Pre-Operative Imaging Assessment is Mandatory Prior Structural Transcatheter Procedures: a Case of Minimally Invasive Bail-Out Sapien XT Implantation in Mitral Position
Stefano Salizzoni1, Giovanni Marchetto1, Matteo Marro1*, Andrea Baronetto1, Marcella Jorfida2, Maurizio D'Amico2 and Mauro Rinaldi1
1Department of Surgical Sciences, Citta della Salute e della Scienza di Torino, University of Turin, Italy
2Department of Medical Sciences, Citta della Salute e della Scienza di Torino, University of Turin, Italy
Submission: December 19, 2017; Published: February 20, 2018
*Corresponding author: Matteo Marro, Division of Cardiac Surgery, Department of Surgical Sciences, Citta della Salute e della Scienza di Torino, University of Turin, Corso Bramante 88, 10126 Torino, Italy, Tel: +39-011-6335511; Fax: +39-011-6336130; Email: firstname.lastname@example.org
How to cite this article: Stefano S, Giovanni M, Matteo M, Andrea B, Marcella J et.al. Pre-Operative Imaging Assessment is Mandatory Prior Structural Transcatheter Procedures: a Case of Minimally Invasive Bail-Out Sapien XT Implantation in Mitral Position. J Cardiol & Cardiovasc Ther 2018; 9(3): 555763. DOI: 10.19080/JOCCT.2018.09.555763
Degeneration of bioprosthesis may occur in elderly and frail patients with an extremely high risk for redo cardiac surgery. Transcatheter valve-in-valve procedures represent a valuable treatment option in high-risk patients [1,2]. However incidental findings may contraindicate the transcatheter procedure. We describe the original case of a patient who was scheduled for transapical mitral valve-in-valve, but due to a left atrial mass underwent mini-invasive surgery with successful direct mitral valve-in-valve delivery and excision of the mass.
Keywords: TAVI; Transcatheter; Mitral; Valve-in-valve; Bioprosthesis failure; Minimally invasive surgery
Degeneration of bioprosthesis may occur in elderly and frail patients with an extremely high risk for redo cardiac surgery. Transcatheter valve-in-valve procedures represent a valuable treatment option in high-risk patient population [1-3]. Usually before transcatheter valve procedures, patients are studied with CT-scan and/or transesophageal echocardiography in order to estimate the exact anatomical sizes.
A 82-years old man with rheumatic heart disease in 2007 underwent mitral valve replacement with a 27mm Carpentier Perimount bioprosthesis (Edwards Life sciences, Irvine, CA, USA) via sternotomy. In January 2015 the patient was admitted for syncope with dizziness and vomiting and worsening of shortness of breath; CT head scan, ear-nose-throat evaluation and Holter ECG were normal. Transthoracic Echocardiography (TTE) showed a 43% left ventricle ejection fraction with severe mitral stenosis (mean gradient 14.5mmHg) and moderate regurgitation, mild tricuspid regurgitation with 69mmHg of Systolic Pulmonary Artery Pressure (Figure 1 and Video 1).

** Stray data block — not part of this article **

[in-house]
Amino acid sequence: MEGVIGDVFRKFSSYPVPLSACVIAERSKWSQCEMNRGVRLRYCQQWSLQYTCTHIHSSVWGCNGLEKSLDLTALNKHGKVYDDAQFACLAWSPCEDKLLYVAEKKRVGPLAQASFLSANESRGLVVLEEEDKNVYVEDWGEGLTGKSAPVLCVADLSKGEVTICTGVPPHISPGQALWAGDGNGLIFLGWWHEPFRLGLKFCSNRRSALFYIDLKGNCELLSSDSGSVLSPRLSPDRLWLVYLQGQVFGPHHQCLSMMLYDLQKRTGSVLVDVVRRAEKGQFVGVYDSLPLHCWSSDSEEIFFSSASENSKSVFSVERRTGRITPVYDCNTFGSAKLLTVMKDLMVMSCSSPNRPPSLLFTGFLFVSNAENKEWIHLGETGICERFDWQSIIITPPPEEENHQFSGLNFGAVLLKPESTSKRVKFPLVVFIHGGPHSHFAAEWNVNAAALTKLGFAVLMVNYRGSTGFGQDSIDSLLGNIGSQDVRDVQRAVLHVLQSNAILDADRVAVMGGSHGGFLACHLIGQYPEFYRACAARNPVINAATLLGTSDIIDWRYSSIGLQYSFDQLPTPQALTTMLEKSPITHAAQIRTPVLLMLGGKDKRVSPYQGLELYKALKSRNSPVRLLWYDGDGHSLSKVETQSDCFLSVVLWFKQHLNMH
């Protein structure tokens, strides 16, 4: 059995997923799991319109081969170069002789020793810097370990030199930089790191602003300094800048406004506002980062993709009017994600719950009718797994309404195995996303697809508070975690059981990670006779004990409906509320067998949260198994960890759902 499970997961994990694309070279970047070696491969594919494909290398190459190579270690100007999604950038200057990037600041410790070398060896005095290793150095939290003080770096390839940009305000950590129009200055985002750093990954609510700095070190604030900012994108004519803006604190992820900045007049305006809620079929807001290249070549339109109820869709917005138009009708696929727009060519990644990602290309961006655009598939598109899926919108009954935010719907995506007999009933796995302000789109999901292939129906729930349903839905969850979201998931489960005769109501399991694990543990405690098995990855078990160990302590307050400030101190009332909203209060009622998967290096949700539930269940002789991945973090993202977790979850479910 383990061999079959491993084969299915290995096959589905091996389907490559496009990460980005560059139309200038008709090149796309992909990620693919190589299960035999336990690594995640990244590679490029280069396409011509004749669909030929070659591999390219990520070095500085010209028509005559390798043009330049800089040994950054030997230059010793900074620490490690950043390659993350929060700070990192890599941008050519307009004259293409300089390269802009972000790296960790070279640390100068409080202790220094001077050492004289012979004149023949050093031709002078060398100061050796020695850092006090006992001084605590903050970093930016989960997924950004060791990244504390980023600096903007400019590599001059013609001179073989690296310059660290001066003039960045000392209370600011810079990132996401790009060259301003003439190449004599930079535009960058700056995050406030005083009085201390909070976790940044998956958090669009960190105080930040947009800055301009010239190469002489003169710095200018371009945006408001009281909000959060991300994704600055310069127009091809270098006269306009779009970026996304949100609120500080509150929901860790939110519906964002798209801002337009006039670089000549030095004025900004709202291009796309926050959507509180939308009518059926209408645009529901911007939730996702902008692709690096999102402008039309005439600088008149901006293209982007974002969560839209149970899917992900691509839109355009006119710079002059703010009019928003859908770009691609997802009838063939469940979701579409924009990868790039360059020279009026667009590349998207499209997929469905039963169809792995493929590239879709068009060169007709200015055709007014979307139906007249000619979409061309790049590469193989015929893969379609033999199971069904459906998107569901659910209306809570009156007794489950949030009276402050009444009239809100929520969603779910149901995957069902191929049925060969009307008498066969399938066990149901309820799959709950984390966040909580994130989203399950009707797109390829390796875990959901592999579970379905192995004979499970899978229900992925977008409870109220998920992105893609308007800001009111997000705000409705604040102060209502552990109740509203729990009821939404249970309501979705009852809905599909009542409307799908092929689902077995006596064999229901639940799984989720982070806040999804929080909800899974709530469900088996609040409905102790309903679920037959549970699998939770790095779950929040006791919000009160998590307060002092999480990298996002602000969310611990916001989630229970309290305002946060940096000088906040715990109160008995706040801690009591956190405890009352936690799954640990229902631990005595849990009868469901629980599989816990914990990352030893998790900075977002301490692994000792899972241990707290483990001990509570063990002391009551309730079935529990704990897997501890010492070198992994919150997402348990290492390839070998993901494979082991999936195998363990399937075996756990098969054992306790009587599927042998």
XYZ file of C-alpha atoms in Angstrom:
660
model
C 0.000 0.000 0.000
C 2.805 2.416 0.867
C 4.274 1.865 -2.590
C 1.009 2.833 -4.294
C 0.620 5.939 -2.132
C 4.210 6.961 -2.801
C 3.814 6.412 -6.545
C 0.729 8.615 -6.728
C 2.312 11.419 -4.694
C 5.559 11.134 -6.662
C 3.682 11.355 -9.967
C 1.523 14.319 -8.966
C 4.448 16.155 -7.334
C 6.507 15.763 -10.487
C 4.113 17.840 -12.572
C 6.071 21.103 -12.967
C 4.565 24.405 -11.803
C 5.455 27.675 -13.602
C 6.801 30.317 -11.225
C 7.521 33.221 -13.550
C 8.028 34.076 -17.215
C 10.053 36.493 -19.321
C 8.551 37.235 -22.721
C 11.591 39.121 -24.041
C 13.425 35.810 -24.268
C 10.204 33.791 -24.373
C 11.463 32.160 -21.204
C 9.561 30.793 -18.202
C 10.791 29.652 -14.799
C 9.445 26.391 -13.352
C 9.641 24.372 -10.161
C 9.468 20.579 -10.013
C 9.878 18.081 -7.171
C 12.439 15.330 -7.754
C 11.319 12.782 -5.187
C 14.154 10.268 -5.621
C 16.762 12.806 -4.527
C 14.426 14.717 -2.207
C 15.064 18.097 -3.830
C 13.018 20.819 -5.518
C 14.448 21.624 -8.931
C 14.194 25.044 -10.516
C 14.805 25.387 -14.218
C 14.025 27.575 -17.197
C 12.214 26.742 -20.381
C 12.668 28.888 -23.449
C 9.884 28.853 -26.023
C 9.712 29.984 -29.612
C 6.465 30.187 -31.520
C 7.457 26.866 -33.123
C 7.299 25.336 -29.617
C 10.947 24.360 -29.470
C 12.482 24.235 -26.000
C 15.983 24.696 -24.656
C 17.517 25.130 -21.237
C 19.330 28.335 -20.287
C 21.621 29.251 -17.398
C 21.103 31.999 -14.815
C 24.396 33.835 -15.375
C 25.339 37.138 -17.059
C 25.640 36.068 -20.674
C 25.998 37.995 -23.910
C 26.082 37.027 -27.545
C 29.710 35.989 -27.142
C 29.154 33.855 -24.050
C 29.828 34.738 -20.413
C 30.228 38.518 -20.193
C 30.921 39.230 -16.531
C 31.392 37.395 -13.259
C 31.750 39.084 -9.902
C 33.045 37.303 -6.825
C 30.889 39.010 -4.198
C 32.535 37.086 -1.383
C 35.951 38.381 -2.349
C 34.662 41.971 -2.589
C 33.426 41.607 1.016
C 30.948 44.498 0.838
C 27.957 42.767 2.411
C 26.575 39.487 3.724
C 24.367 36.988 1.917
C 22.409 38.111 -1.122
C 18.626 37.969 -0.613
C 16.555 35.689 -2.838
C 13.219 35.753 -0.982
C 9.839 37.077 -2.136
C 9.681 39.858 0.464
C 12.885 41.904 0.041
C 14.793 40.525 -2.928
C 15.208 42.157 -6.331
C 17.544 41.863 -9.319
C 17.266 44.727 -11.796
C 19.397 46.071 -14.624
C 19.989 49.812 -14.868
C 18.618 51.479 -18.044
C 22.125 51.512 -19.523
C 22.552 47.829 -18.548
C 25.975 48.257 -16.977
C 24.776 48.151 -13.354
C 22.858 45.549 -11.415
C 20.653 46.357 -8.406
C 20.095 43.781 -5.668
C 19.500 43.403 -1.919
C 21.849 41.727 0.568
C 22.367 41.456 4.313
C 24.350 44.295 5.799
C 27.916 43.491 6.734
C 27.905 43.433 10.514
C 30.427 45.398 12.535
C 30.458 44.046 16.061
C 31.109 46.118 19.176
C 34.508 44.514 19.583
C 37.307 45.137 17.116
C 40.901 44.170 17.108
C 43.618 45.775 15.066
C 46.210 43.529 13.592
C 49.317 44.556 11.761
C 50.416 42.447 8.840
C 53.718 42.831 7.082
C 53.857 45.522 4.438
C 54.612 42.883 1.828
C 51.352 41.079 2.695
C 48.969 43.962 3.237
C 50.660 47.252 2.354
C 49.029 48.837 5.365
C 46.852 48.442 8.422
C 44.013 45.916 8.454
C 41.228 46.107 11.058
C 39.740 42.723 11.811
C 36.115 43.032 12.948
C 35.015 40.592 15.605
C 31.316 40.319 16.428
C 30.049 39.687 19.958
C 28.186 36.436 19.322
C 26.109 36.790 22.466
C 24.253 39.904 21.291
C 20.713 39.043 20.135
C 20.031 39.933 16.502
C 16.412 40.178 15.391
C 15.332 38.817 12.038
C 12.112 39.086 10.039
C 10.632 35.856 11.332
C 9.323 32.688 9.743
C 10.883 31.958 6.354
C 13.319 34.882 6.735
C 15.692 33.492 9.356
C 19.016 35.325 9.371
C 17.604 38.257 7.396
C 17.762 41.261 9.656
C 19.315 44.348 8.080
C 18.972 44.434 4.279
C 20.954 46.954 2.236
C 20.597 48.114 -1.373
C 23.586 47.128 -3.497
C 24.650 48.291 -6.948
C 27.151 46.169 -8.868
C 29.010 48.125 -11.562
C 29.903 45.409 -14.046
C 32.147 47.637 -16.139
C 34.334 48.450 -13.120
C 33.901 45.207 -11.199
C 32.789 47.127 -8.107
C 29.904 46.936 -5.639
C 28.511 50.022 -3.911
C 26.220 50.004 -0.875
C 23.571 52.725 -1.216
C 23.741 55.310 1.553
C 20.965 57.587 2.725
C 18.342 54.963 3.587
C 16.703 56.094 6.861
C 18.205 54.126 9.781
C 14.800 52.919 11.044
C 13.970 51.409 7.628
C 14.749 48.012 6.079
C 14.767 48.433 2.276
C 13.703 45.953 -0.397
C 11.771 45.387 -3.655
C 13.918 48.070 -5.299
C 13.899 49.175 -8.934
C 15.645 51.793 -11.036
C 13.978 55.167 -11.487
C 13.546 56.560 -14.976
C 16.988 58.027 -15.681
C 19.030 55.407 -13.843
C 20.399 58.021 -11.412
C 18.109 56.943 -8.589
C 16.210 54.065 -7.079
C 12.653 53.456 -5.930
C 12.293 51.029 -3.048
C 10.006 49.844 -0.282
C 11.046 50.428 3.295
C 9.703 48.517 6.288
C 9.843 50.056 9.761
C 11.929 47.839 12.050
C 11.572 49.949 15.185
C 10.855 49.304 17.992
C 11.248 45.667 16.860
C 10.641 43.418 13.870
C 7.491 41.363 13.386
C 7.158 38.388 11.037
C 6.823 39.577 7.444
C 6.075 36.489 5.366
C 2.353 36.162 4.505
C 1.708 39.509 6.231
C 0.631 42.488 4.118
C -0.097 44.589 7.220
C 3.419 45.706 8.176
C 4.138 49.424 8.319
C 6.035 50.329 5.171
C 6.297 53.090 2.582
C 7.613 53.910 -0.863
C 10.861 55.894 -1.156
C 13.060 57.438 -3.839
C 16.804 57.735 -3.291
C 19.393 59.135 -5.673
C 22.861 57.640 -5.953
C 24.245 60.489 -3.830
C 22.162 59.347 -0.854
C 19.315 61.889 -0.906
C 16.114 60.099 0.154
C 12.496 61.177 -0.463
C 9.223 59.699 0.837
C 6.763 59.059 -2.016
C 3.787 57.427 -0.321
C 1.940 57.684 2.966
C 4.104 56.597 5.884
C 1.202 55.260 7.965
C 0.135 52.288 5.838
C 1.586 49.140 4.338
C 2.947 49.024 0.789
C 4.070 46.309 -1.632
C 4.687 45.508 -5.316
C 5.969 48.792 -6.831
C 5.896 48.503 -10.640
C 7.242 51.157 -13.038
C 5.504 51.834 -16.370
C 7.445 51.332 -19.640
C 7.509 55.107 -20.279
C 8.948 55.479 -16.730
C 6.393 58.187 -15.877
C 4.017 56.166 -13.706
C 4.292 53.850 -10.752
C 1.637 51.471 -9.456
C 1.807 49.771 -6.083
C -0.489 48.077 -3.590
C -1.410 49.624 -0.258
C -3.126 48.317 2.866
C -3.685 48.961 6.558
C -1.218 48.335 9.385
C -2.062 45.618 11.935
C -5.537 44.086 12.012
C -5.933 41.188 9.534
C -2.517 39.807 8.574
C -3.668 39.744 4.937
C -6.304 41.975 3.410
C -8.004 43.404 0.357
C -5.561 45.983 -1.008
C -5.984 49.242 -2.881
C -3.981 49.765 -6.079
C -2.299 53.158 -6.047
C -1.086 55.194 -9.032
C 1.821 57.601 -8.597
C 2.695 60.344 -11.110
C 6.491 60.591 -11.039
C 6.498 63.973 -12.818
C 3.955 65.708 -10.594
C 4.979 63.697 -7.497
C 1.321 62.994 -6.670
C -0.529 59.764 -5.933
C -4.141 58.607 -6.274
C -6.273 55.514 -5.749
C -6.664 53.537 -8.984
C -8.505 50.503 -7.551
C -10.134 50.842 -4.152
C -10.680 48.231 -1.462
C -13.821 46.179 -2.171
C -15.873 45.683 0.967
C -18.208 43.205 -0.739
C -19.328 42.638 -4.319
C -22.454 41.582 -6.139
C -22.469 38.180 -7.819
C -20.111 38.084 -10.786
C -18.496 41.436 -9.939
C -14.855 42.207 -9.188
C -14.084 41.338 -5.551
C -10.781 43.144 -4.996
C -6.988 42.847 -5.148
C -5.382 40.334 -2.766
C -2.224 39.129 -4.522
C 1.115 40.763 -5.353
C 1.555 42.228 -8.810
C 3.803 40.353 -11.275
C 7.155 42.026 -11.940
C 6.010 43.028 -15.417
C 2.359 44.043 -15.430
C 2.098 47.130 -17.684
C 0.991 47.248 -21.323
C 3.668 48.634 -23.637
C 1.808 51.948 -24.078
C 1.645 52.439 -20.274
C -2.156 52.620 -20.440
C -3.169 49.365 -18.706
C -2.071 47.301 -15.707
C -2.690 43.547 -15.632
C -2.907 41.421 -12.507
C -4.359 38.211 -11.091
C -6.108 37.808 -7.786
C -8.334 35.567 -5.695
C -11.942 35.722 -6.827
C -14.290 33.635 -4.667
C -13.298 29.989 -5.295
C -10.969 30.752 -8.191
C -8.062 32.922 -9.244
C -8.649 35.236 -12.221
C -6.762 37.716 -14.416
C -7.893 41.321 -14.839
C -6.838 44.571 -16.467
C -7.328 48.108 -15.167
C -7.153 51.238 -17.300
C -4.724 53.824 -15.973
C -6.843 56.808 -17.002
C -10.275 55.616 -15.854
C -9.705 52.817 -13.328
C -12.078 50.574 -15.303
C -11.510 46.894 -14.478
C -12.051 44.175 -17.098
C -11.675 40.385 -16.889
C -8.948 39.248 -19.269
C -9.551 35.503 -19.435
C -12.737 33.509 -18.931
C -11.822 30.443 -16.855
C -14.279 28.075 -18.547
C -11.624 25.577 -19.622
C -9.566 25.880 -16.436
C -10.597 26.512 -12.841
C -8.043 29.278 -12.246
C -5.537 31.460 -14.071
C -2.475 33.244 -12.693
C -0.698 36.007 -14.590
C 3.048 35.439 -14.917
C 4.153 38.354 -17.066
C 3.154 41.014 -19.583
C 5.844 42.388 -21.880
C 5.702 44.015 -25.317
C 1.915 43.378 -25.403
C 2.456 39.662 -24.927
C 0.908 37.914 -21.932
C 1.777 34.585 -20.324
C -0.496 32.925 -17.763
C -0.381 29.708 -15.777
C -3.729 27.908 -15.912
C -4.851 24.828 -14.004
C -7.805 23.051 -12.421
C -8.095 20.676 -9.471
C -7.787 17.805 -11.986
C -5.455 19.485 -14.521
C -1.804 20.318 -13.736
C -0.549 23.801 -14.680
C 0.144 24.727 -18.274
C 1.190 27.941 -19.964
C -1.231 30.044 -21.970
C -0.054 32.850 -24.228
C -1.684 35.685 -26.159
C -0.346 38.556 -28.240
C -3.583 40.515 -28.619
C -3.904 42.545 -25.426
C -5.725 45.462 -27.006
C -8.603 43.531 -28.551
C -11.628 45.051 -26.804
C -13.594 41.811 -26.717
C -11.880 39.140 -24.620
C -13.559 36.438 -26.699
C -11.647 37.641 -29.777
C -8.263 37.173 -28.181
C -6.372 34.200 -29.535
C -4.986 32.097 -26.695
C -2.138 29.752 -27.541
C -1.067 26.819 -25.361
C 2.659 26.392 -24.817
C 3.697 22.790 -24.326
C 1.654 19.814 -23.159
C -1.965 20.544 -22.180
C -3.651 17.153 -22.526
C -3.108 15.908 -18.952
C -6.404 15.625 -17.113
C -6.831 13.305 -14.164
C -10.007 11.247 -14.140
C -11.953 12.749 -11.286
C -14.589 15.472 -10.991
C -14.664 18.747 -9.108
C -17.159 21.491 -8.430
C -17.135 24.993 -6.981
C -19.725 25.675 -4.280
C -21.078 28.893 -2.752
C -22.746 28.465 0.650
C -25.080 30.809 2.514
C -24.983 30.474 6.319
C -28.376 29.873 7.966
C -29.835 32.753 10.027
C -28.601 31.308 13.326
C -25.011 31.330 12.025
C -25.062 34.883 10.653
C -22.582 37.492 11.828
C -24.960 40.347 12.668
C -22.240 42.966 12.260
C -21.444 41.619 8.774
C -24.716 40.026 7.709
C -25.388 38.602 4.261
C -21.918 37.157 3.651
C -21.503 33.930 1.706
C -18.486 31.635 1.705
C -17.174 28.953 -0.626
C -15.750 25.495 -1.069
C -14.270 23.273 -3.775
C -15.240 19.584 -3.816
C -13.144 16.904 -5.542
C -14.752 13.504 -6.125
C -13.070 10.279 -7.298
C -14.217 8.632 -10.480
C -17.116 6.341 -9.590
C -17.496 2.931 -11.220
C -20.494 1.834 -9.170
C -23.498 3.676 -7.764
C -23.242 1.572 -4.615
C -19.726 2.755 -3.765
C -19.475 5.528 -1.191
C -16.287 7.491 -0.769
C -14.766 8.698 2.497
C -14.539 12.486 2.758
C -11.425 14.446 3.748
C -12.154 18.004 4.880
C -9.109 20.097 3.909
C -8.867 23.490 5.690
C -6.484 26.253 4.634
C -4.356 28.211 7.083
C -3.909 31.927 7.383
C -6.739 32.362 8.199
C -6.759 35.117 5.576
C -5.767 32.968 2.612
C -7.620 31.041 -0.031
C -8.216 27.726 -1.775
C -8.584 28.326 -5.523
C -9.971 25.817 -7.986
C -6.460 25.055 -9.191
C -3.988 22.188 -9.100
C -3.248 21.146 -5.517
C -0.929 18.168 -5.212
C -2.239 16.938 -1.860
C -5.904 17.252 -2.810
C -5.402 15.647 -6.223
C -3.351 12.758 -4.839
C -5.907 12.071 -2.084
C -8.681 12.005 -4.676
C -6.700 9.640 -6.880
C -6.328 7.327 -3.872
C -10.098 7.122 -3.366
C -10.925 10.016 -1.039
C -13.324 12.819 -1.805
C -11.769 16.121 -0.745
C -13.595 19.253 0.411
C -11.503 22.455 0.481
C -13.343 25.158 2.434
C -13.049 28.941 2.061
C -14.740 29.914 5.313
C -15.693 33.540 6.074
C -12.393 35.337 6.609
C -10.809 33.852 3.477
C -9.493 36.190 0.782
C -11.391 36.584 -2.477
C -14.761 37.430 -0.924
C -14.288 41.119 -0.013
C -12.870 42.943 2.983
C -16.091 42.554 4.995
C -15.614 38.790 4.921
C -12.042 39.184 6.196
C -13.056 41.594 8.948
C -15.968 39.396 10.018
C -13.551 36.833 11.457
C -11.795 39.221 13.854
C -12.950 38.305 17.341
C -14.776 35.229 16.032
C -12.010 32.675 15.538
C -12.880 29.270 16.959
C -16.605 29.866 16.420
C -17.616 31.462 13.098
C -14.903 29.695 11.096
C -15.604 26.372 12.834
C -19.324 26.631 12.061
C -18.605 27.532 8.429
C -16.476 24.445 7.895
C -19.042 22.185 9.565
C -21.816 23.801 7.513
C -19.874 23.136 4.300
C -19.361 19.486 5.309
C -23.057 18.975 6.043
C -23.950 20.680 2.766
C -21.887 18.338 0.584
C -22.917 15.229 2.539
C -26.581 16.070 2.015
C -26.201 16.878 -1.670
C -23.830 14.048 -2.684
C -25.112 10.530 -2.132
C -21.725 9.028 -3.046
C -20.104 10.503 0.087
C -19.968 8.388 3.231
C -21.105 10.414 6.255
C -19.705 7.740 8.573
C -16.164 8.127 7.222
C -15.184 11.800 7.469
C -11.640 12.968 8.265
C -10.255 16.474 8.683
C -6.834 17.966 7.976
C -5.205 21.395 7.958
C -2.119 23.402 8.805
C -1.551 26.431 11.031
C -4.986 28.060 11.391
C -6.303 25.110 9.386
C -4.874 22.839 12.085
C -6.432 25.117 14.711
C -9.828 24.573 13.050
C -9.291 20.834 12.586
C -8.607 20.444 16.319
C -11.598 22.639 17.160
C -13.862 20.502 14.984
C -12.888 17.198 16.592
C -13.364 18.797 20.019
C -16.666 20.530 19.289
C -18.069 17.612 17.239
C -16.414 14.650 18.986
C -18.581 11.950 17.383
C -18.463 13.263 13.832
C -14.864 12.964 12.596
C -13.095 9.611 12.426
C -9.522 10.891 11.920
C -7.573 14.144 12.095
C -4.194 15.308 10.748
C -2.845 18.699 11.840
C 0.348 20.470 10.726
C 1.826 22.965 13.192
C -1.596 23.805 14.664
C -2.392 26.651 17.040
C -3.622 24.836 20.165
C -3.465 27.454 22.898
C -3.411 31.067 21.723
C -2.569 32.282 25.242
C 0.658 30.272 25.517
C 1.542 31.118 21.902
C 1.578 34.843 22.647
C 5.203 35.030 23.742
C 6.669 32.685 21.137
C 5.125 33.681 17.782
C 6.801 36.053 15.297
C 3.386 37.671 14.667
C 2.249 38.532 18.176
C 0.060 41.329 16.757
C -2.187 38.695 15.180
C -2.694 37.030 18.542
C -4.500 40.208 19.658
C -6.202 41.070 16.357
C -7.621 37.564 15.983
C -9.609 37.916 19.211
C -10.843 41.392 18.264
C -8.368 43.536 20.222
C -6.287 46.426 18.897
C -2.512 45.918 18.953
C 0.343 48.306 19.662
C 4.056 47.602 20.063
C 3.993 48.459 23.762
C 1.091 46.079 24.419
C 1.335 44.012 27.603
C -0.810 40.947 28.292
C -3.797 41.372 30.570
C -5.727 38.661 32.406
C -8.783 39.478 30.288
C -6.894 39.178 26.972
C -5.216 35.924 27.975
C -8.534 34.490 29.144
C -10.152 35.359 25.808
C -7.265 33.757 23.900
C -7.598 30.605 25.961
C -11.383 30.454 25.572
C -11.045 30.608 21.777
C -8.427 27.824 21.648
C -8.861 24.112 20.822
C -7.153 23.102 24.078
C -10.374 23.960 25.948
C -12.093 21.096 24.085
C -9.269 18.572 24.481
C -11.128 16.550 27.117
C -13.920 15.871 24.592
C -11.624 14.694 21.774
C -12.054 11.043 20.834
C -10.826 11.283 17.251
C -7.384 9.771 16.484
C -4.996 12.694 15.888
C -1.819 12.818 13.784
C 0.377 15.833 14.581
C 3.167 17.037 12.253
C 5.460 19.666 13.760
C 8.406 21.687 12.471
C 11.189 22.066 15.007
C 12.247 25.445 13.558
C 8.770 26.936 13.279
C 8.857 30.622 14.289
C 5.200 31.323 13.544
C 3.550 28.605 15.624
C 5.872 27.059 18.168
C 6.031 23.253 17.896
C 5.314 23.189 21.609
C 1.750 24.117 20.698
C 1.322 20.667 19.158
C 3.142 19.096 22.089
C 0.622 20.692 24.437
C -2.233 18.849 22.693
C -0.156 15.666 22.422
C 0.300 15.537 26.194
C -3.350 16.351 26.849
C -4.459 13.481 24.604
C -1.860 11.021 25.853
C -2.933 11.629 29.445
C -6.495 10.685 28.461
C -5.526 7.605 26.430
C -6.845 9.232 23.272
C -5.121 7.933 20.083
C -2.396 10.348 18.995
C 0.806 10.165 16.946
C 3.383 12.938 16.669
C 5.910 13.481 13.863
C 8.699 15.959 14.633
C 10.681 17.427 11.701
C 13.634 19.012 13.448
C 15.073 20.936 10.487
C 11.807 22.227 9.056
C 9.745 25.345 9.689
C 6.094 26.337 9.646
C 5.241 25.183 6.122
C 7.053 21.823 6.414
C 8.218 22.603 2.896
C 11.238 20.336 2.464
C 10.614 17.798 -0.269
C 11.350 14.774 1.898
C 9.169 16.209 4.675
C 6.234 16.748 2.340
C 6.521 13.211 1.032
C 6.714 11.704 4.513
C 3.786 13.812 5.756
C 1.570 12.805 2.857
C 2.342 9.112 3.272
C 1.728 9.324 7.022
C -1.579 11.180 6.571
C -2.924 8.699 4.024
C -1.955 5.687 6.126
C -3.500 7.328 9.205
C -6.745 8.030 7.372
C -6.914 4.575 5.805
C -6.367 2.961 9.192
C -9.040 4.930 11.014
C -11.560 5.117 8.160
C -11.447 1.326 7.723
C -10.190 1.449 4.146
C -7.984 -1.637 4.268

Because of age and frailty of the patient, and the history of previously implanted bioprosthesis, a trans-apical mitral valve-in- valve procedure was indicated. Since we knew the precise size of mitral prosthesis, we did not performed any usual imaging (CT- scan or TEE) to estimate the valvular size.
Unexpectedly intra-operative transesophageal echocardiography revealed the presence of a sessile and compact formation of 2.5 x 1cm, situated between the roof of the left atrium and the atrial septum (Figure 2 and Video 2) that was not detectable on transthoracic echocardiography. Because of the risk of embolization the procedure was switched to open heart surgery through a right anterolateral minithoracotomy at the fourth intercostal space . Cardio pulmonary by-pass through the right femoral artery, the right femoral vein and right jugular vein was established. Under ventricular fibrillation the left atrial mass was quickly removed and a 29mm Sapien XT (Edwards Life sciences, Irvine, CA, USA), mounted on the trans apical delivery system, was easily implanted under direct vision inside 27-mm Carpentier Perimount bioprosthesis. Intraoperative transesophageal echocardiography showed normal transvalvular gradients and a laminar flow (Figure 3 and Video 3). The histologic exam of the mass confirmed the hypothesis of mixoma. The patient was discharged on 6th post-operative day. The one year echocardiographic follow-up is comparable to the one at discharge (Video 4).
Valve-in-valve implantation in mitral position is becoming an increasingly accepted treatment option for patients deemed unsuitable for redo operation [5-8].
This case demonstrates:
a) The importance of pre-operative imaging assessment (CT thoracic scan and/or transesophageal echocardiography) prior of any structural transcatheter intervention, even if exact anatomical sizes are known; it is not unusual to find other unexpected anatomical surprises.
b) The easiness of direct mitral valve-in-valve procedure, that to date has been described only once .
c) The efficacy of the procedure after one year.
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